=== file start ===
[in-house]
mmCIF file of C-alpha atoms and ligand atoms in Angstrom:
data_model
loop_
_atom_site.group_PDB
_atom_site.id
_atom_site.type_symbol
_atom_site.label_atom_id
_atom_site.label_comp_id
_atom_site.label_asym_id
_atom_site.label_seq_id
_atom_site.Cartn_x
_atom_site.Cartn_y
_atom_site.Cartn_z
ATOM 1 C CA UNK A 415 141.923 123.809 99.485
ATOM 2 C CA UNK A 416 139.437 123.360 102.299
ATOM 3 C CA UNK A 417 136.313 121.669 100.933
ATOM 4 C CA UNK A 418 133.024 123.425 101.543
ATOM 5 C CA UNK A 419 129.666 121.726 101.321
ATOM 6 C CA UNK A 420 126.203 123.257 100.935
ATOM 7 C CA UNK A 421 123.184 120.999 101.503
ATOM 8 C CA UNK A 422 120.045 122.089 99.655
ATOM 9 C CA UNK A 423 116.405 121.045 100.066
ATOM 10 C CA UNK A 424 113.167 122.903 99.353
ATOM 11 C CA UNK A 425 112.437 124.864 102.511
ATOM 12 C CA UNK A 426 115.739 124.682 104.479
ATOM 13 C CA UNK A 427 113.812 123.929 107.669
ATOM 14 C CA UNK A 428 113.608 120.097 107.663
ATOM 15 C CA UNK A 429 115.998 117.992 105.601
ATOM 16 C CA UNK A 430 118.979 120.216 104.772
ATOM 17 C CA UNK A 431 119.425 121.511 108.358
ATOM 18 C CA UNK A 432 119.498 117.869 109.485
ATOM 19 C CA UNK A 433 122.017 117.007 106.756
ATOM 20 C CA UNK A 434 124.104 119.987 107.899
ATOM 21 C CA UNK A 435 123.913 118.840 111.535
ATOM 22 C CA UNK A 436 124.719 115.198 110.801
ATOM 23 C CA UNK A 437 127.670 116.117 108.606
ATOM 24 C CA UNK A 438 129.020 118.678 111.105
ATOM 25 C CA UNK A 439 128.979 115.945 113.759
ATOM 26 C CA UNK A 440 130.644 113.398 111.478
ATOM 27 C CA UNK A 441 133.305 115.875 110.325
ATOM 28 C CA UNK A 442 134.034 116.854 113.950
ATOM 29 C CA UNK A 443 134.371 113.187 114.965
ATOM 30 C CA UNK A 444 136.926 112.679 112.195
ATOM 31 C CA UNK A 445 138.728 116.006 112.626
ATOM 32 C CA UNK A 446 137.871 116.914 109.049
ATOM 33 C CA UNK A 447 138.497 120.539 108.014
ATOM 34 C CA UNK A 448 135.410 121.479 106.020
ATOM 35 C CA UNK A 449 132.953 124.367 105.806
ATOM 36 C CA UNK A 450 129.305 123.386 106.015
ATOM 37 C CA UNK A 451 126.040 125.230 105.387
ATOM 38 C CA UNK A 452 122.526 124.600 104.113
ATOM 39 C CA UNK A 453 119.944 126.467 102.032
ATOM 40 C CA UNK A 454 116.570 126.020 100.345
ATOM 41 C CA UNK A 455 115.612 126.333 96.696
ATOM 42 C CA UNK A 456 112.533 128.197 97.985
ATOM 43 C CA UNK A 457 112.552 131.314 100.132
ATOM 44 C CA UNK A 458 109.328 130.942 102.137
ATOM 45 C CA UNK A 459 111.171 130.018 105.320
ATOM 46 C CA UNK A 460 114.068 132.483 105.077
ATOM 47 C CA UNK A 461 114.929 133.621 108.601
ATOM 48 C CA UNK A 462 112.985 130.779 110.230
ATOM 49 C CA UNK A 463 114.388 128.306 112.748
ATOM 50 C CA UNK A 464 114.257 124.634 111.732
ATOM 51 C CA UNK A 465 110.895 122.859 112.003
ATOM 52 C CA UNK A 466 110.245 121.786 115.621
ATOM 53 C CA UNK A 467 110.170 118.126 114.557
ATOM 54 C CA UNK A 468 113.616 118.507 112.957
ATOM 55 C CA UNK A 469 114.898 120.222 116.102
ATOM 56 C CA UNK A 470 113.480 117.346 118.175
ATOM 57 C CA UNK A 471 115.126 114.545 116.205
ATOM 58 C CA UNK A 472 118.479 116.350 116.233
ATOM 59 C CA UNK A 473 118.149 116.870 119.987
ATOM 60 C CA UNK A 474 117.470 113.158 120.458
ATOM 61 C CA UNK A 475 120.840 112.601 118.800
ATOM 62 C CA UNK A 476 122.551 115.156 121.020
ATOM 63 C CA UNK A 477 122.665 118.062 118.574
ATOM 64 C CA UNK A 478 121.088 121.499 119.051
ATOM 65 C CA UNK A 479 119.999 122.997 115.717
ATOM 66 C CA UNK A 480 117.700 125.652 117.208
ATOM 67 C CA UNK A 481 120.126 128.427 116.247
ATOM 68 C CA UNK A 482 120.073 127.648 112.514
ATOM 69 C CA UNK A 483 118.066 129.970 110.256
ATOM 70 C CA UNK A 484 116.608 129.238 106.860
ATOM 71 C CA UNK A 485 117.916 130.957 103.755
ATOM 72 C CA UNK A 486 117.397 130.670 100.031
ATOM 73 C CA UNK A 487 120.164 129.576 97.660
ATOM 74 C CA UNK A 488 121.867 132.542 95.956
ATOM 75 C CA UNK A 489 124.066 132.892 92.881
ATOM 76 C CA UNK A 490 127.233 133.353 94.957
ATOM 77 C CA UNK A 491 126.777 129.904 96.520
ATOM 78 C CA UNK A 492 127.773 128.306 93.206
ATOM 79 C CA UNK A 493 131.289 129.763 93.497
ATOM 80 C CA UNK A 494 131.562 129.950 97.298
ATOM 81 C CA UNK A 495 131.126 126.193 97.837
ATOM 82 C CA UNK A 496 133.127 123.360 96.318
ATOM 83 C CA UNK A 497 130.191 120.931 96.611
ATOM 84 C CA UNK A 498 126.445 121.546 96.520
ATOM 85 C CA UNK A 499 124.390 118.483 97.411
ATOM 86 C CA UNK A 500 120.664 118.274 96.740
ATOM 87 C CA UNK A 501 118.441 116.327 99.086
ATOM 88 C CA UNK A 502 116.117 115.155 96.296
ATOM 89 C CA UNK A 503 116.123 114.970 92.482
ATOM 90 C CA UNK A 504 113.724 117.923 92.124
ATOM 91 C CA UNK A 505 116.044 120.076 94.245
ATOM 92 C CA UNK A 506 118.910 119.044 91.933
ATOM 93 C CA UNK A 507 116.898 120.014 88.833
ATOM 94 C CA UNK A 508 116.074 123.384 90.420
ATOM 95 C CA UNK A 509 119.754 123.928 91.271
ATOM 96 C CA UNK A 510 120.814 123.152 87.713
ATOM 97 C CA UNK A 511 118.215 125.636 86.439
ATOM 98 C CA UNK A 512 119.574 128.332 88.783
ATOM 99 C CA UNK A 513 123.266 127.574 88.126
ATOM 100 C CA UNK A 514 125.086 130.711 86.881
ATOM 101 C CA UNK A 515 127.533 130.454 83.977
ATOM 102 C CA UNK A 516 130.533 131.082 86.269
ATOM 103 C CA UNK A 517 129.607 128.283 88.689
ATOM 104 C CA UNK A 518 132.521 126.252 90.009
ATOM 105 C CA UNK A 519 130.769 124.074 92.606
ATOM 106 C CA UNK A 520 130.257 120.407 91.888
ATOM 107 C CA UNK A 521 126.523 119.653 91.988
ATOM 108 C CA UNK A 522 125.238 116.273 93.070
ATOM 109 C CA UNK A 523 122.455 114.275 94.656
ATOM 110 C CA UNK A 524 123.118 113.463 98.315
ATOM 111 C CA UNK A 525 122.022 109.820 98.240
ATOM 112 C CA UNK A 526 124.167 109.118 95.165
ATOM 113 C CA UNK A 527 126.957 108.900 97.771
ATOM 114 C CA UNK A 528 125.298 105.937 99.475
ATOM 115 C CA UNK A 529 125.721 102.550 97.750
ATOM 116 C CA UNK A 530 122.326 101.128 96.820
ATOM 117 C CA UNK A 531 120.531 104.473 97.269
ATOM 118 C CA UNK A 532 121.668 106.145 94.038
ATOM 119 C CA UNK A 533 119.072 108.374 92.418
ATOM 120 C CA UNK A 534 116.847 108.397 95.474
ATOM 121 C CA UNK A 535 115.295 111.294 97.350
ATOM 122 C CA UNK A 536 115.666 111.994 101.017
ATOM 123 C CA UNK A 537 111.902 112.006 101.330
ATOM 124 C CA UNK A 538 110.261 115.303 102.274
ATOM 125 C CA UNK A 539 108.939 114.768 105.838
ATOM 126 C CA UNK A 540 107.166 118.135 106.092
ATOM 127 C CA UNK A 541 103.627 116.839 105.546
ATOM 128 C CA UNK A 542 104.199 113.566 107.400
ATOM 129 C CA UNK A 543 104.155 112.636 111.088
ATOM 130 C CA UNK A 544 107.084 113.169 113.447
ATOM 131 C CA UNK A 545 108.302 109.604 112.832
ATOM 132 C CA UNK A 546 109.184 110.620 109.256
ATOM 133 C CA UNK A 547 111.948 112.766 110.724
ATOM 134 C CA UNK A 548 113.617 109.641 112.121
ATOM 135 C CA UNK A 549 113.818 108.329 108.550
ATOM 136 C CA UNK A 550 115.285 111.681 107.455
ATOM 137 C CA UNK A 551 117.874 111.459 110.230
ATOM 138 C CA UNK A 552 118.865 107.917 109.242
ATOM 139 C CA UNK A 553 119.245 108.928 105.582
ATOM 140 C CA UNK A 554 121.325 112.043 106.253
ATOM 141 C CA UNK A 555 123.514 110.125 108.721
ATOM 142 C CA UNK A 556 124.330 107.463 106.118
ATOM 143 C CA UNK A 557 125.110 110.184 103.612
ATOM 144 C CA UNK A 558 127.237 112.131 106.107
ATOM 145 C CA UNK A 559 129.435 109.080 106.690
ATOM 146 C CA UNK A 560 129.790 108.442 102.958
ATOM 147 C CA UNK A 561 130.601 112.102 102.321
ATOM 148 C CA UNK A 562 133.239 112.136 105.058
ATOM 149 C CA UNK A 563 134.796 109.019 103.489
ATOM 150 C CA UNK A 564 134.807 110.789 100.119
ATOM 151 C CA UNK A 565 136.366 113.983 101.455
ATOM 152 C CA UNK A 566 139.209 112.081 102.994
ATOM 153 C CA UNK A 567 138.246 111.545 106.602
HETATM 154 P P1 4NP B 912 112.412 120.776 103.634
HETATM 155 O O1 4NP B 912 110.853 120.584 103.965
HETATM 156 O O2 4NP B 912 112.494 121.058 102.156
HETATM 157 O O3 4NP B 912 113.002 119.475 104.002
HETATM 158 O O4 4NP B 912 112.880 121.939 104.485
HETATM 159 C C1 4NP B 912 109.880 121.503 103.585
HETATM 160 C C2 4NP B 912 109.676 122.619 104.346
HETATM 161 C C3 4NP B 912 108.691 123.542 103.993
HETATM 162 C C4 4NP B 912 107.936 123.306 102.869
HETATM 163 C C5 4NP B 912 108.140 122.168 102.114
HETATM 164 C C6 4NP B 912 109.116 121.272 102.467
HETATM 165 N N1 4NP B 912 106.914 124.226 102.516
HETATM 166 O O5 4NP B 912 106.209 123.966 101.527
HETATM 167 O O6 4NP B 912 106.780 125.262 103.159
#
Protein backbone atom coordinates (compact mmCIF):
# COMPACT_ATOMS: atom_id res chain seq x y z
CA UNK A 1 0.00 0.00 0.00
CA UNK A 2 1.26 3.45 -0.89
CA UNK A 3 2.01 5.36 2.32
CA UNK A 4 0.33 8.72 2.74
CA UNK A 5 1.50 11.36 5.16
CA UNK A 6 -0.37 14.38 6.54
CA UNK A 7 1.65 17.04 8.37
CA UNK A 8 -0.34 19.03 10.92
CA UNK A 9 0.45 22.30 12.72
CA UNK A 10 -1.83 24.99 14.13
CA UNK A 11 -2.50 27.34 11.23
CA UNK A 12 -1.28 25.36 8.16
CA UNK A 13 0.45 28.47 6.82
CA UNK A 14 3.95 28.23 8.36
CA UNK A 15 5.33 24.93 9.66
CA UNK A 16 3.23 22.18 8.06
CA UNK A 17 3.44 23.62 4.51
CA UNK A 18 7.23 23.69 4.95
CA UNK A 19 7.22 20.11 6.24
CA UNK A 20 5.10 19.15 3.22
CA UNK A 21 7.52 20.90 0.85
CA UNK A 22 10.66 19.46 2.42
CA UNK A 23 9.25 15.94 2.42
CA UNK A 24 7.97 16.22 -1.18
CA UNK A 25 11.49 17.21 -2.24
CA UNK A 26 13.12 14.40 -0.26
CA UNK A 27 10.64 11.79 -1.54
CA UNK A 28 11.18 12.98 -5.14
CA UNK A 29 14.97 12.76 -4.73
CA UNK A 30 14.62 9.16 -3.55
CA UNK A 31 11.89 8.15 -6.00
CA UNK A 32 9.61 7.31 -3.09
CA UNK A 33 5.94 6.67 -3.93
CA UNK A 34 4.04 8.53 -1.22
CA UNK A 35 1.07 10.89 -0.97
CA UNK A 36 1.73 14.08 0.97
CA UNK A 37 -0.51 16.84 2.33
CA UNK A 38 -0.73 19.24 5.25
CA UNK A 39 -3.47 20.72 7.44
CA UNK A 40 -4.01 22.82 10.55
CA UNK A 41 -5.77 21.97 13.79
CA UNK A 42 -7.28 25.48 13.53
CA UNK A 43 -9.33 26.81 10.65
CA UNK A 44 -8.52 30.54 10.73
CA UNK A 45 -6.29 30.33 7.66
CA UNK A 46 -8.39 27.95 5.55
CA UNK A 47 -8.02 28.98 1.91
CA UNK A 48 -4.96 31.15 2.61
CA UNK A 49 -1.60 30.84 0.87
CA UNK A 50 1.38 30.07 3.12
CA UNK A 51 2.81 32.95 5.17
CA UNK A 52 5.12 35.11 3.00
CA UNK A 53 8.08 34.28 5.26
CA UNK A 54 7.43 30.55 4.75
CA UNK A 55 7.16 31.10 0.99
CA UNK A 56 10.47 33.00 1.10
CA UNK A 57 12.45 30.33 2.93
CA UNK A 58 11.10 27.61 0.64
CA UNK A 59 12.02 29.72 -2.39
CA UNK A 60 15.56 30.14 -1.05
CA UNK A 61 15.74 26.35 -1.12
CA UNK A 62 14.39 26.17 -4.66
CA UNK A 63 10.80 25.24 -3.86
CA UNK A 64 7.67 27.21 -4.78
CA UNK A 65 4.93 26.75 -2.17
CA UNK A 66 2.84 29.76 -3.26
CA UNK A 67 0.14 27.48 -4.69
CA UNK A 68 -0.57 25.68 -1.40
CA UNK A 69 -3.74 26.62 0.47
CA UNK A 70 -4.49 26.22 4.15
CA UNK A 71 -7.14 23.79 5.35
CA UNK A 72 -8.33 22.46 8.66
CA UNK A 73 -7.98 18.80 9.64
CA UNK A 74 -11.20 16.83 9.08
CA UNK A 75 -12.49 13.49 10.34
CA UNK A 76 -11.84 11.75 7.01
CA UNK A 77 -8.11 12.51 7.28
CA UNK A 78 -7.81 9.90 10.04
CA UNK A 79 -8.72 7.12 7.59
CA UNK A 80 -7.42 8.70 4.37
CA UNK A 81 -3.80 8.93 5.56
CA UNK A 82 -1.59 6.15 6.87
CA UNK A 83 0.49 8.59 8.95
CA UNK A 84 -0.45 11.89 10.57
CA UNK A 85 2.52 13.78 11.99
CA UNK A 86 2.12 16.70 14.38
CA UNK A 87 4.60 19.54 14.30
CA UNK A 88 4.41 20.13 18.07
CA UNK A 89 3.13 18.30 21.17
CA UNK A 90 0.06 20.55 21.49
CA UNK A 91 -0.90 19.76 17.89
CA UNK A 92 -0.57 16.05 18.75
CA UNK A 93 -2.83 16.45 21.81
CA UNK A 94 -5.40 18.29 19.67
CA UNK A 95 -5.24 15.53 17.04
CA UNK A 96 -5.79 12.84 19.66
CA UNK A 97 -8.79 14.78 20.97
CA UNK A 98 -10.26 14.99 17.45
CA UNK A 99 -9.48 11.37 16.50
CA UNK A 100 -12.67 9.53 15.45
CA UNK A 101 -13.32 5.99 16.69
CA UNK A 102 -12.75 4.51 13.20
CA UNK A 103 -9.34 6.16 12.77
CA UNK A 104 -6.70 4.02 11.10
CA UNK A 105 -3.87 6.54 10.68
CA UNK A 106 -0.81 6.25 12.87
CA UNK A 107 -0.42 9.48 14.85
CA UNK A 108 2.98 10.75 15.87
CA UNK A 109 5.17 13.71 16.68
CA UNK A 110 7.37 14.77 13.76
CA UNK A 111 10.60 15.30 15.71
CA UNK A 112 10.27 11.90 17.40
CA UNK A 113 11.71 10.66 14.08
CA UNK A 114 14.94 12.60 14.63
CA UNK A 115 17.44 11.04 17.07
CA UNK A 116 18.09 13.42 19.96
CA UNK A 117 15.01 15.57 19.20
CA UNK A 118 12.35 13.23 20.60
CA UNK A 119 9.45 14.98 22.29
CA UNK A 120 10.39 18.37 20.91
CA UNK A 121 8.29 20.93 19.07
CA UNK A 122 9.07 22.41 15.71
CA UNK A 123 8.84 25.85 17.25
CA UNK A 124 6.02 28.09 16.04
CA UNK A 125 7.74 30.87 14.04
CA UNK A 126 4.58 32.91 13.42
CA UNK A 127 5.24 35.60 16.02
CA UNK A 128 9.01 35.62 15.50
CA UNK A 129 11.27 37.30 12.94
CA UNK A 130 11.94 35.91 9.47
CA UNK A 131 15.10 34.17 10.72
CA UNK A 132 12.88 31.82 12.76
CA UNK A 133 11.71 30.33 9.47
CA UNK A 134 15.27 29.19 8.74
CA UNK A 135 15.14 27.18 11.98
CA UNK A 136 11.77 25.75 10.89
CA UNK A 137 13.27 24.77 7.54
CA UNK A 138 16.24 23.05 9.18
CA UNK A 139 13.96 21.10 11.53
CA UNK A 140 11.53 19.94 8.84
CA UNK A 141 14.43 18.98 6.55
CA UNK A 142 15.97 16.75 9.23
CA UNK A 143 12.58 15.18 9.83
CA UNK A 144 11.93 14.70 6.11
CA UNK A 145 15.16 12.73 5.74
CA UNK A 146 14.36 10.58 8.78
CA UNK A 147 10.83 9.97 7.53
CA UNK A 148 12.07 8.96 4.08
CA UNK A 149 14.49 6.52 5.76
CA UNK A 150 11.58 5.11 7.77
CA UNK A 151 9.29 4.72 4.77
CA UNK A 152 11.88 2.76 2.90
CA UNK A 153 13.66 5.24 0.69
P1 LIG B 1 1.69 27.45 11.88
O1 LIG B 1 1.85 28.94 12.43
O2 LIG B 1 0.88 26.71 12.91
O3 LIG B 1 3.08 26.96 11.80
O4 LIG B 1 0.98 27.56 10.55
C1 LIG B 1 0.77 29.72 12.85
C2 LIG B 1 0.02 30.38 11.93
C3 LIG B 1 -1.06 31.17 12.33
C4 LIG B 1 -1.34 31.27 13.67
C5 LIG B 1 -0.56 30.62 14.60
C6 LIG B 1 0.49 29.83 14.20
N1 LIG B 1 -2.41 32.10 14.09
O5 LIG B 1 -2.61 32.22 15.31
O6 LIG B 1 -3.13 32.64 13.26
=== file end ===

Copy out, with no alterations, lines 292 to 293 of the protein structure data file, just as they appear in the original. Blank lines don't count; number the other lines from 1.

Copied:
CA UNK A 108 2.98 10.75 15.87
CA UNK A 109 5.17 13.71 16.68